It’s hard to imagine a time when Australian and New Zealand Institute of Insurance and Finance (ANZIIF) chief executive Prue Willsford (pictured) isn’t advocating for professionalism within the industry. Willsford, who describes herself as “always positive” about the year ahead, shares what the trade body is looking forward to.
“I’m really excited about collaborations that ANZIIF is working with cross-sections of the industry on, and particularly in both the life and general insurance sectors in Australia,” the CEO told Insurance Business. “We’re really thinking about how we set standards in the context of claims handling as a legislated financial service.
“There is what I call the ‘tsunami of regulation’ that is happening particularly in general insurance this year, which is predominantly in response to the Hayne Royal Commission. So, the opportunity for the industry to really work together on non-competitive issues that will benefit the community is incredibly exciting.”
These collaborations, in Willsford’s view, will stand the industry in good stead in the years to come.
Meanwhile, citing the recent floods and the estimated half a billion dollars’ worth of damage, the ANZIIF chief went on to note: “Given that everyone tells me that you cannot get a tradie at the moment because everyone’s doing home improvement, the opportunity for insurers to really shine at that moment of claim time will be tested through the availability of trades as well as by challenges to the supply chain that have come up through the pandemic.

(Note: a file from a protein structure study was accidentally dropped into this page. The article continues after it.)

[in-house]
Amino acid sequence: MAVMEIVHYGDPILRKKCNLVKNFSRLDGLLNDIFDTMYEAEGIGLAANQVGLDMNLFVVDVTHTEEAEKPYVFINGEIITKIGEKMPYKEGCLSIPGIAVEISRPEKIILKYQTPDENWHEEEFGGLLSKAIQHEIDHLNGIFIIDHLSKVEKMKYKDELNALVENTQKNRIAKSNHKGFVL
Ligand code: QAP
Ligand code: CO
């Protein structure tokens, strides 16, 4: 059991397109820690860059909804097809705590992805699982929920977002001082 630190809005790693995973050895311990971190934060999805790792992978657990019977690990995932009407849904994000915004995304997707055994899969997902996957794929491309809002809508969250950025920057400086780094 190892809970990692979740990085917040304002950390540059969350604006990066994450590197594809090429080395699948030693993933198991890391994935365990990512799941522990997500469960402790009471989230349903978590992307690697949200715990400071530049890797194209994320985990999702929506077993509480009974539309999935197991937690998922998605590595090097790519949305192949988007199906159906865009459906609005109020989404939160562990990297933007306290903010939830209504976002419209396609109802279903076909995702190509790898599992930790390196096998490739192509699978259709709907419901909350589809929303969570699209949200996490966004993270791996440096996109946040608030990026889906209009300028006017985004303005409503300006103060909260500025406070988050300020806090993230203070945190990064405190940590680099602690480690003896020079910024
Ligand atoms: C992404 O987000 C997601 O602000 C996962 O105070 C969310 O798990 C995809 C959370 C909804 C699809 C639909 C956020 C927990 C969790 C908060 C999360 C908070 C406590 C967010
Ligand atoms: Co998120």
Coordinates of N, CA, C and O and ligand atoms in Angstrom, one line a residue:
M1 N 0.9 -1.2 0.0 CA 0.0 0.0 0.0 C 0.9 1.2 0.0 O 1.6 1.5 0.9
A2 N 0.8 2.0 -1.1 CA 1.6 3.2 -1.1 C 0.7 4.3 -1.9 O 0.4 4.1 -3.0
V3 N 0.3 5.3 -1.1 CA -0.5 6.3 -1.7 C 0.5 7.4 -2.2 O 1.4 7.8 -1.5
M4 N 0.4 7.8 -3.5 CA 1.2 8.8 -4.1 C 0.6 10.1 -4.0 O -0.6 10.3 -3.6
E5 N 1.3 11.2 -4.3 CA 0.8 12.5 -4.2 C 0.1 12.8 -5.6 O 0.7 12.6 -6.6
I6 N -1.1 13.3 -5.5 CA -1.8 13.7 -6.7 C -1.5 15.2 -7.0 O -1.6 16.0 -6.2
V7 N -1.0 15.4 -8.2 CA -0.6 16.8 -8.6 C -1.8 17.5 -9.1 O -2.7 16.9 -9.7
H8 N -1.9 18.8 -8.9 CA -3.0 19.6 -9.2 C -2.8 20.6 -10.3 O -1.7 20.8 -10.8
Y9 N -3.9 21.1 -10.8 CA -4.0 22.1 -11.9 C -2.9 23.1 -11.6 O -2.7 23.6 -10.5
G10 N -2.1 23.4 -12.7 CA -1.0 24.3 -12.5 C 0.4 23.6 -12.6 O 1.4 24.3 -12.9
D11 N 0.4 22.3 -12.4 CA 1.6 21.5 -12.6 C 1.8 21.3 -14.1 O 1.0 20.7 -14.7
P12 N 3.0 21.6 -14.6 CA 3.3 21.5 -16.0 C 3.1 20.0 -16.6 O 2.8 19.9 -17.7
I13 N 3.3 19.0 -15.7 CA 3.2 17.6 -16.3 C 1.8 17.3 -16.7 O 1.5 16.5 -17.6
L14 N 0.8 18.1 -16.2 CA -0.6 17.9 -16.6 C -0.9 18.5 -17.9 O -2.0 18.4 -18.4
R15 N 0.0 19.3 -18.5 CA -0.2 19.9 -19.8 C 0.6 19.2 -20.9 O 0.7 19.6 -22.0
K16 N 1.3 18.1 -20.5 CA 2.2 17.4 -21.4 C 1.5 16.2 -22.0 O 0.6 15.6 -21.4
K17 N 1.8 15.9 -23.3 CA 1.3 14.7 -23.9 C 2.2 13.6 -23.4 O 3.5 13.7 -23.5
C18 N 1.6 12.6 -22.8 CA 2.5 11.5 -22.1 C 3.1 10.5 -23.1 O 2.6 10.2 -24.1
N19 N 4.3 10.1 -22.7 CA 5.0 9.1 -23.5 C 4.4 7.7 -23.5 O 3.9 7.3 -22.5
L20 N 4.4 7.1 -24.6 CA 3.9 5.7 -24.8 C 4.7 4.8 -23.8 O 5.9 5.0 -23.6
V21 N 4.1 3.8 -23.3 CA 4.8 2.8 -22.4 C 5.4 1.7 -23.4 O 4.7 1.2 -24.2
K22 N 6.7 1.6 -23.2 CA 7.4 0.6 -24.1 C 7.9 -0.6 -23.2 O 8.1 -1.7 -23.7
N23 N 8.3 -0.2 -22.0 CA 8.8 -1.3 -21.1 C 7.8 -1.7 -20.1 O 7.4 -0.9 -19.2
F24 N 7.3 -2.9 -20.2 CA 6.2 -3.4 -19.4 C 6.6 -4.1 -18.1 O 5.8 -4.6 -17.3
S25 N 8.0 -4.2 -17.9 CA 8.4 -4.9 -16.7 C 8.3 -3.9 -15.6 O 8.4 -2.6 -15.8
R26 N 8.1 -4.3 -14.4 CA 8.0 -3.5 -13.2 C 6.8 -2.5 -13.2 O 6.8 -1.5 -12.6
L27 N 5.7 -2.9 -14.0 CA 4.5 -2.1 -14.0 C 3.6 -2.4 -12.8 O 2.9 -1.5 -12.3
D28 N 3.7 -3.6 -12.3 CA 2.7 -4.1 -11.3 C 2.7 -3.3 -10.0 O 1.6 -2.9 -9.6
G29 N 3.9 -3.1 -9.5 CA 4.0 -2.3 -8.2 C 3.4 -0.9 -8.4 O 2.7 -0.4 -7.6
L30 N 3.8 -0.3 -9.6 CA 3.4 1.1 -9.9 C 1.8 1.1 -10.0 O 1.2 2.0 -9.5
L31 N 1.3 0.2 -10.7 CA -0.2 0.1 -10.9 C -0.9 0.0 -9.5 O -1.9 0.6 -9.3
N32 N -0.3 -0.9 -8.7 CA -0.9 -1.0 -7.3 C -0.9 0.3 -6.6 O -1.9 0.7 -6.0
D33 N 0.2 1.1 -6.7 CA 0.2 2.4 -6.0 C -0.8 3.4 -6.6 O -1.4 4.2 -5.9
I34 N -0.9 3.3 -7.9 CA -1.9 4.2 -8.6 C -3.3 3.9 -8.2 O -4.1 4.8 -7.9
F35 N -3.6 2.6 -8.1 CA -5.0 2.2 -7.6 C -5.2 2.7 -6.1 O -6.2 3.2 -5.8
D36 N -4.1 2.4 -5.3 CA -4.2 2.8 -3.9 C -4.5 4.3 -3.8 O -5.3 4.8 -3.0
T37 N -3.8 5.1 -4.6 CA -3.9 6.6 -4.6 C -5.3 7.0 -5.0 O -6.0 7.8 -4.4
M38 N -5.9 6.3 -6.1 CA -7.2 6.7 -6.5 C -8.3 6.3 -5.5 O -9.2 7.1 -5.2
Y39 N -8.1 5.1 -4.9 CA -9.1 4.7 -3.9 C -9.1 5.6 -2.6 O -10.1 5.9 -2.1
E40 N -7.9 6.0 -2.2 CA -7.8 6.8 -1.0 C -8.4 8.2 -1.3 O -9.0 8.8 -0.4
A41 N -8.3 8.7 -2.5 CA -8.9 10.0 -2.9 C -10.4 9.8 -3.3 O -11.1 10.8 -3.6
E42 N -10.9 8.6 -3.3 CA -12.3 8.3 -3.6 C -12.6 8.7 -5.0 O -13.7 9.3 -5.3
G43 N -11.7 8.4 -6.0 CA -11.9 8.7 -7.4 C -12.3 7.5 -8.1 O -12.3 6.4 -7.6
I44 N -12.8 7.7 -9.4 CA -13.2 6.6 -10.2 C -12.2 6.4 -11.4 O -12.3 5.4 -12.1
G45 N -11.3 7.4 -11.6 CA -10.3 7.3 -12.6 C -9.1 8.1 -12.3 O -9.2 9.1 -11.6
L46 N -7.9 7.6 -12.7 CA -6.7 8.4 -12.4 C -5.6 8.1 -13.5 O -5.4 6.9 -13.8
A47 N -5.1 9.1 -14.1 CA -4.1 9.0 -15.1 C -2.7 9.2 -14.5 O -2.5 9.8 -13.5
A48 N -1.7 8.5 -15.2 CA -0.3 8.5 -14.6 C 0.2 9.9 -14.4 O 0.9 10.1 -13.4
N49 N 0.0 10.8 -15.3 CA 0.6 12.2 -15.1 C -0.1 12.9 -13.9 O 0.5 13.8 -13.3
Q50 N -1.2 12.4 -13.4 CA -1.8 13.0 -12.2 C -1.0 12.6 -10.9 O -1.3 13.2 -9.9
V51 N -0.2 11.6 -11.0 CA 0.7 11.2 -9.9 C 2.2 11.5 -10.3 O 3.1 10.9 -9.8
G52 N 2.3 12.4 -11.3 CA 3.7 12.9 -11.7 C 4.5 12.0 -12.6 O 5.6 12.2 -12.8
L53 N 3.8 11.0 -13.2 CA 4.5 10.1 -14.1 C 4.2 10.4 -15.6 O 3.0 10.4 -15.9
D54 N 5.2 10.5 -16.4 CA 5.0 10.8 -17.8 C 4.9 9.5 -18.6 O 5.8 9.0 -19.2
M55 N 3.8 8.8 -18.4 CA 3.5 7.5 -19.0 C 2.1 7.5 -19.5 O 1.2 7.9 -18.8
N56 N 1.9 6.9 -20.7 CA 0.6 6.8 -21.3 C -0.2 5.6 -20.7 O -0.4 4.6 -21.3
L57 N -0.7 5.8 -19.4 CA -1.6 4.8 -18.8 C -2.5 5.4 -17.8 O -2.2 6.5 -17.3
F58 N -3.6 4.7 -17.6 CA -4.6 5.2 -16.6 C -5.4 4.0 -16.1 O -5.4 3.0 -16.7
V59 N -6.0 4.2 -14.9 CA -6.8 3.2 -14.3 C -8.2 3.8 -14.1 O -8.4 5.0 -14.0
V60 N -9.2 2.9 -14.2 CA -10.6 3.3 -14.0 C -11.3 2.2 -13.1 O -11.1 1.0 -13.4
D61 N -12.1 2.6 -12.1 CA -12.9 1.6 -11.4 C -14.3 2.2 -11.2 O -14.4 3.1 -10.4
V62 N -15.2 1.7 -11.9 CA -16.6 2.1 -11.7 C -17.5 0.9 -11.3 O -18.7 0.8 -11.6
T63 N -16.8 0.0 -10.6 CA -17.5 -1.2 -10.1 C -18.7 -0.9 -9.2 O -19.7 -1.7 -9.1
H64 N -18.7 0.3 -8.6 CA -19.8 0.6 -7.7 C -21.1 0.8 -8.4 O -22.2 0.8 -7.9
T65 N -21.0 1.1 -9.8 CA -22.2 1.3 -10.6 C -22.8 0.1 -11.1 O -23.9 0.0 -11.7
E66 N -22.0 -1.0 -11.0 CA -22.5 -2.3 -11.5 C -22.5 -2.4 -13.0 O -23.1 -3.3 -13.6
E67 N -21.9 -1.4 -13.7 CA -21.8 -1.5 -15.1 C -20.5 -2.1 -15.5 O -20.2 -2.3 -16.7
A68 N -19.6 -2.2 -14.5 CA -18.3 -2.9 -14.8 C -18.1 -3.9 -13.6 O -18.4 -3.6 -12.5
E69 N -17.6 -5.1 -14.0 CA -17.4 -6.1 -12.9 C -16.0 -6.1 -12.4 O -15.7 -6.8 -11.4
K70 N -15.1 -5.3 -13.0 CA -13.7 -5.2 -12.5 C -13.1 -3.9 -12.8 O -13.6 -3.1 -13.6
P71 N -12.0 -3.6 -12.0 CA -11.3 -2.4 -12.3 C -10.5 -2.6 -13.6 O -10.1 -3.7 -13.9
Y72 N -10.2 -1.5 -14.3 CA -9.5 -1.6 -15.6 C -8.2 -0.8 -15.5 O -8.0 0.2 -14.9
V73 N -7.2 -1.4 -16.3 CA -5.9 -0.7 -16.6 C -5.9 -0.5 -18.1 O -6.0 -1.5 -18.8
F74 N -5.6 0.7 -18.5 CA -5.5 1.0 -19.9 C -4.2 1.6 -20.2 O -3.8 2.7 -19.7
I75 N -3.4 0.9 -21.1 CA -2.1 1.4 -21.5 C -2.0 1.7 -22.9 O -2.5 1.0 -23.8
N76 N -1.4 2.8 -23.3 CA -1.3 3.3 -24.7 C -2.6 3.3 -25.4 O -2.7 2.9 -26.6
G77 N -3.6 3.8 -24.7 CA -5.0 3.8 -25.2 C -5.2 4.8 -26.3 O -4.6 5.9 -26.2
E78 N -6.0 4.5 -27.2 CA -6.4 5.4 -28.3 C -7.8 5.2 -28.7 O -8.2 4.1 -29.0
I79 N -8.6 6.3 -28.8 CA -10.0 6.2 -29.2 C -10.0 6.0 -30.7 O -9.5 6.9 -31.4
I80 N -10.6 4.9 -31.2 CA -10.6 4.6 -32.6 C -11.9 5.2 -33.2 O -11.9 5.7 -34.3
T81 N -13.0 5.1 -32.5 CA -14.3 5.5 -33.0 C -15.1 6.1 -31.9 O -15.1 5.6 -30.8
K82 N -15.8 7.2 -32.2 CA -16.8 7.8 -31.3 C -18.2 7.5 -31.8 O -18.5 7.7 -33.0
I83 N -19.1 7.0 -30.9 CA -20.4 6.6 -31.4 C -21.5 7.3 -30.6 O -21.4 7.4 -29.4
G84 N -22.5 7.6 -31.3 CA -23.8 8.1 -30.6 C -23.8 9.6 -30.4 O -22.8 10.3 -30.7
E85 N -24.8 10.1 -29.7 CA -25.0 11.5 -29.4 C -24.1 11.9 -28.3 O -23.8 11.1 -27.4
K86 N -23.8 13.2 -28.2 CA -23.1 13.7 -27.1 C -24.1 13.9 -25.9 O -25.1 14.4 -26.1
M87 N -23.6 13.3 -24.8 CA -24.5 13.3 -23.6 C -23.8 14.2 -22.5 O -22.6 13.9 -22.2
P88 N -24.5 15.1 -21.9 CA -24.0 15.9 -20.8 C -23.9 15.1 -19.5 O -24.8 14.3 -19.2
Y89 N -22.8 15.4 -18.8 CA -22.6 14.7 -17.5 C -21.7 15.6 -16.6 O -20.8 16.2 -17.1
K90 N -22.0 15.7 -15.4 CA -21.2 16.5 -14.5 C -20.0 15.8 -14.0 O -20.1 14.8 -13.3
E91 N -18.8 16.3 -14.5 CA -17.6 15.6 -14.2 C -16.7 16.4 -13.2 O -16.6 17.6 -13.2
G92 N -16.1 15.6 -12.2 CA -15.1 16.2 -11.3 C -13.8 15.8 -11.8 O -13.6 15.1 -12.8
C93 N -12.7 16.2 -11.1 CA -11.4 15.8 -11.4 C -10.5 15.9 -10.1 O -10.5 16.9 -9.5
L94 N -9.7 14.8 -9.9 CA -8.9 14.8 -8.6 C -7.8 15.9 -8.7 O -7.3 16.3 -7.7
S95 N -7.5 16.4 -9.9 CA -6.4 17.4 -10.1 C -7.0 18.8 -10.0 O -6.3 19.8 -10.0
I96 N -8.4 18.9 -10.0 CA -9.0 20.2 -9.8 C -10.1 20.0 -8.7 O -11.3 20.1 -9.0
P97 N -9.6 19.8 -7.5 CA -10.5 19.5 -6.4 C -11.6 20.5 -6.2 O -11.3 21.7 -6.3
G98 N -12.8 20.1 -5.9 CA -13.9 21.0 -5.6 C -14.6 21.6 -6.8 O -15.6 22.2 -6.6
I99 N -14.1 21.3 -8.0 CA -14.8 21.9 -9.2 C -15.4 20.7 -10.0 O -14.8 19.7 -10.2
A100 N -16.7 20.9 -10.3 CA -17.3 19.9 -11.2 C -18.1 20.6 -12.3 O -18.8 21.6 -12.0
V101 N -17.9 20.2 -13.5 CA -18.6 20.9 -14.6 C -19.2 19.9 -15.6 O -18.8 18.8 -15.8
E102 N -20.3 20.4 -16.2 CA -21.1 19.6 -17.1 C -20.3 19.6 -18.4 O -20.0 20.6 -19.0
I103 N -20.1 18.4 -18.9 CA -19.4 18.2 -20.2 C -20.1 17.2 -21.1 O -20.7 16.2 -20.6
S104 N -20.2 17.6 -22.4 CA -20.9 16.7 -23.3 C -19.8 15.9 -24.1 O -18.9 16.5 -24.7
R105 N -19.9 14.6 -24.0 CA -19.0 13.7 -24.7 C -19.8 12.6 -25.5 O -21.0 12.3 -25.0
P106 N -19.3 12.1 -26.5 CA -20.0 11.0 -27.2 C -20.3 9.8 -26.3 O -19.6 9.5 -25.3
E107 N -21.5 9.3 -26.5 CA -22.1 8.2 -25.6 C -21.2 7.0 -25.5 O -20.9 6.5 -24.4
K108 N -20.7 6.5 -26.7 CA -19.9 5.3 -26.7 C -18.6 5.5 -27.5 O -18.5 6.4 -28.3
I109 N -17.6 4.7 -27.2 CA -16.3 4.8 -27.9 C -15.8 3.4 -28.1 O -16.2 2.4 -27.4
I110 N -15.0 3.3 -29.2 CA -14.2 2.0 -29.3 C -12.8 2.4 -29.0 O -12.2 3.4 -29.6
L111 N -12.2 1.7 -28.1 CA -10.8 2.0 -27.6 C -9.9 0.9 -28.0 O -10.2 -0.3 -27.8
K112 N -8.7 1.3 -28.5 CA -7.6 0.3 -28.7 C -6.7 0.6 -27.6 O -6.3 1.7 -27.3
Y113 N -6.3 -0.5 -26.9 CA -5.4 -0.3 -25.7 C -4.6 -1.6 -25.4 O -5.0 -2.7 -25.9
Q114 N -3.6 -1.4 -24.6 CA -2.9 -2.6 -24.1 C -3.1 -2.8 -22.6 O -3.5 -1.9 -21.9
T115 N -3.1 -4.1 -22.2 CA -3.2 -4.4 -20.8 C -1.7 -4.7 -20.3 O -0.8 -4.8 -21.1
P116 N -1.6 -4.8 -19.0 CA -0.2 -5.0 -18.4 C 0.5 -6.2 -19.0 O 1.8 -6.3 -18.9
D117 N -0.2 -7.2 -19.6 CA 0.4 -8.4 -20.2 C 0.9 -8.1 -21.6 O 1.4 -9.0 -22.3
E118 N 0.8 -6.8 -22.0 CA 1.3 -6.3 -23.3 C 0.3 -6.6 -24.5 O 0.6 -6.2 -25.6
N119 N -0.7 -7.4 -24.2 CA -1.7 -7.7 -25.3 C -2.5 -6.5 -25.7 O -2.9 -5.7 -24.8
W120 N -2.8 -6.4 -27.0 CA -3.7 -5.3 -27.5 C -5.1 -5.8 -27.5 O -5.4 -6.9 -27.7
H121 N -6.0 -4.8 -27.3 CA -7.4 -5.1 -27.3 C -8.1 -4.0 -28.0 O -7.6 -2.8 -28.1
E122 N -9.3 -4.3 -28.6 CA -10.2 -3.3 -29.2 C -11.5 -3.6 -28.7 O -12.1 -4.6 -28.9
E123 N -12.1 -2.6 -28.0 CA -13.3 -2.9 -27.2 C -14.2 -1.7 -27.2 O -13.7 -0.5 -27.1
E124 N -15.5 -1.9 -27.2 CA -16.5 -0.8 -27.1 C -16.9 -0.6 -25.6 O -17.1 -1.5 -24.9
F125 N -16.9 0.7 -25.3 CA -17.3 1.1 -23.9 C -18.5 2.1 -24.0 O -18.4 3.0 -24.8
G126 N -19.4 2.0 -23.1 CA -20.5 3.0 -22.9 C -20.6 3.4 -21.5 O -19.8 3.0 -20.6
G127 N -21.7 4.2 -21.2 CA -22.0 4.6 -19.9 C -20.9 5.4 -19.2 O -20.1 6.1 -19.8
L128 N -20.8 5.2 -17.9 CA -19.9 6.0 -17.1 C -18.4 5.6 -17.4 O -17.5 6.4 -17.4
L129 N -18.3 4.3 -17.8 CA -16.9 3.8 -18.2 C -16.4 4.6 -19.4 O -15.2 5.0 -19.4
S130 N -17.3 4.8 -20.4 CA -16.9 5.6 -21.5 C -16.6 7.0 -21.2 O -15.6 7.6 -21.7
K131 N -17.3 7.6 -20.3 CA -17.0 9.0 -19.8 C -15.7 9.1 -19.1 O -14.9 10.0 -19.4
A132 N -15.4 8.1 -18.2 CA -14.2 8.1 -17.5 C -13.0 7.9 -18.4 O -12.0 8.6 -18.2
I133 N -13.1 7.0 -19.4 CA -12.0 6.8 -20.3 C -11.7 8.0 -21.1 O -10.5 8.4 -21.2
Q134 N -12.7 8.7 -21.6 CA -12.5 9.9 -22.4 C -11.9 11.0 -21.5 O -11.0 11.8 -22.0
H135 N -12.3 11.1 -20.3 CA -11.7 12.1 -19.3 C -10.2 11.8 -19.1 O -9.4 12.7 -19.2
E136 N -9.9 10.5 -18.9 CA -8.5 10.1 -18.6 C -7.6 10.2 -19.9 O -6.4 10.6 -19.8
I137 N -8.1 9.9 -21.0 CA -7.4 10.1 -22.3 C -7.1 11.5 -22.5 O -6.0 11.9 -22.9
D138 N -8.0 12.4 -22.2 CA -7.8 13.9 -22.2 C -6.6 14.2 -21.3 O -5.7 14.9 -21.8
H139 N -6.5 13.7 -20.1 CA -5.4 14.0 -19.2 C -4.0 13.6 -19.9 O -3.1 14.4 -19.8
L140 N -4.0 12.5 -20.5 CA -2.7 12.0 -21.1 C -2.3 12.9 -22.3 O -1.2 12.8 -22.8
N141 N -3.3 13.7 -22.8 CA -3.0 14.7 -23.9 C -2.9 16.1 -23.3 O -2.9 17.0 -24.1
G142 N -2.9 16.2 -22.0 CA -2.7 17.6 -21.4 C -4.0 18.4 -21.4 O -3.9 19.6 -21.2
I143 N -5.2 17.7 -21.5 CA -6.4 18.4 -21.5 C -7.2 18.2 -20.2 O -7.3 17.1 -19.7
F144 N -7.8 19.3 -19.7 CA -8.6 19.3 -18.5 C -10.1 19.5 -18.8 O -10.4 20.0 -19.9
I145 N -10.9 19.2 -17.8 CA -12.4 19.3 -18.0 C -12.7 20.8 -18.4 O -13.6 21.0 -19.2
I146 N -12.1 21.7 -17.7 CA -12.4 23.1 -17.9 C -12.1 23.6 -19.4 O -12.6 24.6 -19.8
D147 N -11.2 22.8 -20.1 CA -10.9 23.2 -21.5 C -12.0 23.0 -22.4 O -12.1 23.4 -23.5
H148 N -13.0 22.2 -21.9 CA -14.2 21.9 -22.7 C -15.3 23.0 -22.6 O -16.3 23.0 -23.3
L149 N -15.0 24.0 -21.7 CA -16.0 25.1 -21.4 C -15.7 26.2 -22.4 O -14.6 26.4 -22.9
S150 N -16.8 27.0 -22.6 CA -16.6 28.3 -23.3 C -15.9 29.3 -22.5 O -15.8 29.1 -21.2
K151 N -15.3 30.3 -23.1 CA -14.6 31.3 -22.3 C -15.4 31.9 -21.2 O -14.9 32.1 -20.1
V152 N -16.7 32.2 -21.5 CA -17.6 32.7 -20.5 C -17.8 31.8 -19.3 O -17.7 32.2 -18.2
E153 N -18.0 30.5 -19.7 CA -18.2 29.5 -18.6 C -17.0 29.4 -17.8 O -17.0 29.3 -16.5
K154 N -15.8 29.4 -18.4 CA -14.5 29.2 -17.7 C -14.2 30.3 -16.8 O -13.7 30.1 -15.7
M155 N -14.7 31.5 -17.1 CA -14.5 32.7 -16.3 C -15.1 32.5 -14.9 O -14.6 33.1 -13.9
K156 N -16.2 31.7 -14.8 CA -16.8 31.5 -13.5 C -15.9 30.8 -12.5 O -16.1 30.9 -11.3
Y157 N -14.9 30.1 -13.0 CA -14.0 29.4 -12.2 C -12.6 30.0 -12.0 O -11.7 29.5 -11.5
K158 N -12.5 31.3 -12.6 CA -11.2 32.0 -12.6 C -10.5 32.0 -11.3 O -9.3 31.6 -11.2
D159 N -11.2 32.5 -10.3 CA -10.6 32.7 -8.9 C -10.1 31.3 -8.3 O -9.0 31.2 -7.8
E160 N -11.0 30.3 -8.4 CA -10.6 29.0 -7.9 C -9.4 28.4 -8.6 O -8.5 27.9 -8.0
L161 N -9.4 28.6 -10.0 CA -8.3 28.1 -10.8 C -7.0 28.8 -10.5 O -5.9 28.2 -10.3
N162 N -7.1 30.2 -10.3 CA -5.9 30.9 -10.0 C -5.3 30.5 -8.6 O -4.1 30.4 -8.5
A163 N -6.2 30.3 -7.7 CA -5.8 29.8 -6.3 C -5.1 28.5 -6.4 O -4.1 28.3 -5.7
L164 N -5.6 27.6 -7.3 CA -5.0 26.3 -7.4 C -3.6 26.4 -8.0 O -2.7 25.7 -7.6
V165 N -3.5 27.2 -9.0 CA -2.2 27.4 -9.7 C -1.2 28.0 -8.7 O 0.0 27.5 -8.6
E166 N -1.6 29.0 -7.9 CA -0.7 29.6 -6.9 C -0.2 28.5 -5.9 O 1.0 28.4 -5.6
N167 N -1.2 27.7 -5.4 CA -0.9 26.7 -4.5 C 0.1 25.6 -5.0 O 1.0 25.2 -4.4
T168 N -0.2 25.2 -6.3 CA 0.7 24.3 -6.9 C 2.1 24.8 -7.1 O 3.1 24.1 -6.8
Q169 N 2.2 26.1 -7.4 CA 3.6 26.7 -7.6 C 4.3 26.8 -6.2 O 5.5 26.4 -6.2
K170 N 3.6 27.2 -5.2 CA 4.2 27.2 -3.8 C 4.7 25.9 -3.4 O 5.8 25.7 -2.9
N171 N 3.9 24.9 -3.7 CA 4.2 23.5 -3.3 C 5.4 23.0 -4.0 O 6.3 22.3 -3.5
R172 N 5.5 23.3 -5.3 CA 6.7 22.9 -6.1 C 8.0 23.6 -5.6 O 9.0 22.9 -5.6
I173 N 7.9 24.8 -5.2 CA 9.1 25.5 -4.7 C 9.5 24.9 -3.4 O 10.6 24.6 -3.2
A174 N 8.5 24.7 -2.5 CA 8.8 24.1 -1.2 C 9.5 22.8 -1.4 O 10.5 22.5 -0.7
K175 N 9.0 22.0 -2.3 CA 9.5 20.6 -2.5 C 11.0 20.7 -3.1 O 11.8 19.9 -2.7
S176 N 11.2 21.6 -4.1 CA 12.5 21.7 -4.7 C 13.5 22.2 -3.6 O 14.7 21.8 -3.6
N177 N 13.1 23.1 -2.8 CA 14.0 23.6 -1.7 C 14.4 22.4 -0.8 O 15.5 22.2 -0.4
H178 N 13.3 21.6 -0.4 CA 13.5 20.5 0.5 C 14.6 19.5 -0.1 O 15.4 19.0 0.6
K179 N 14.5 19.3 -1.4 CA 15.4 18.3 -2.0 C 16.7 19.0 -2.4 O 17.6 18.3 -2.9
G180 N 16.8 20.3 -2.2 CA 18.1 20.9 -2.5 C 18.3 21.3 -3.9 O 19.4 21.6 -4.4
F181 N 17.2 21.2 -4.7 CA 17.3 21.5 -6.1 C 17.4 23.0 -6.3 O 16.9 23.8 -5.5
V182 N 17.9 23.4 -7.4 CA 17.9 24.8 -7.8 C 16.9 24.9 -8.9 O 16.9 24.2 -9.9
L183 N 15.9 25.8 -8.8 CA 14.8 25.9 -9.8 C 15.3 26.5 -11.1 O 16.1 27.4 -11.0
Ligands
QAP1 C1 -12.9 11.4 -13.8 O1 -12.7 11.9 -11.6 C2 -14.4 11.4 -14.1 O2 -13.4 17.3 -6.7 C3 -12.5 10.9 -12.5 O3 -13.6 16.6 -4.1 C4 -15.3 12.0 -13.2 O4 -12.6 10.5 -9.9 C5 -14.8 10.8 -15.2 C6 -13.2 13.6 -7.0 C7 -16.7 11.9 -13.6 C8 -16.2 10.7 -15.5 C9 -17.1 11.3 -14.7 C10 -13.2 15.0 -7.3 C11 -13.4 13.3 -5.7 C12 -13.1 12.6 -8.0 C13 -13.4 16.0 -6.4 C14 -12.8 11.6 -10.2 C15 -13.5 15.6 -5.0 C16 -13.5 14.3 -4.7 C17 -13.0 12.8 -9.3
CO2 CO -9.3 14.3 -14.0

“That’s going to be challenging to be able to really deliver on the claims experience in a timely fashion, and I certainly know there’s a lot of focus on doing so. But this is a complex environment in which to be doing that.”
Another major challenge that Willsford believes has the potential to be turned into something positive is the changing risk appetite of carriers. With a number of risks now harder to place, the CEO thinks there is a significant opportunity for insurance brokers to really engage with customers on quality risk advice.
As for the issue of consumer trust, specifically in relation to the business interruption cases, Willsford conceded that either outcome will have an impact.
“If the courts in Australia find that people are not covered, then policyholders will question their insurance cover,” she explained. “And if they are covered, they’ll question why the insurers didn’t pay out. So, I think this is a very tricky field to navigate, and it will be interesting to see how that plays out.”
While the industry waits with bated breath, though, ANZIIF is constantly ‘banging the drum’ to ensure that the value of professionalism remains front and centre, with initiatives such as the ‘Year of the Insurance Professional’.
Talking about the undertaking, Willsford said: “We felt it was really important to celebrate the great things that we do, and find ways of telling those stories also to our own community.” Additionally, the CEO highlighted what she considers the foundational elements of professionalism: certification, commitment to ethics, and professional development – three things that ANZIIF’s about 17,000 members live by.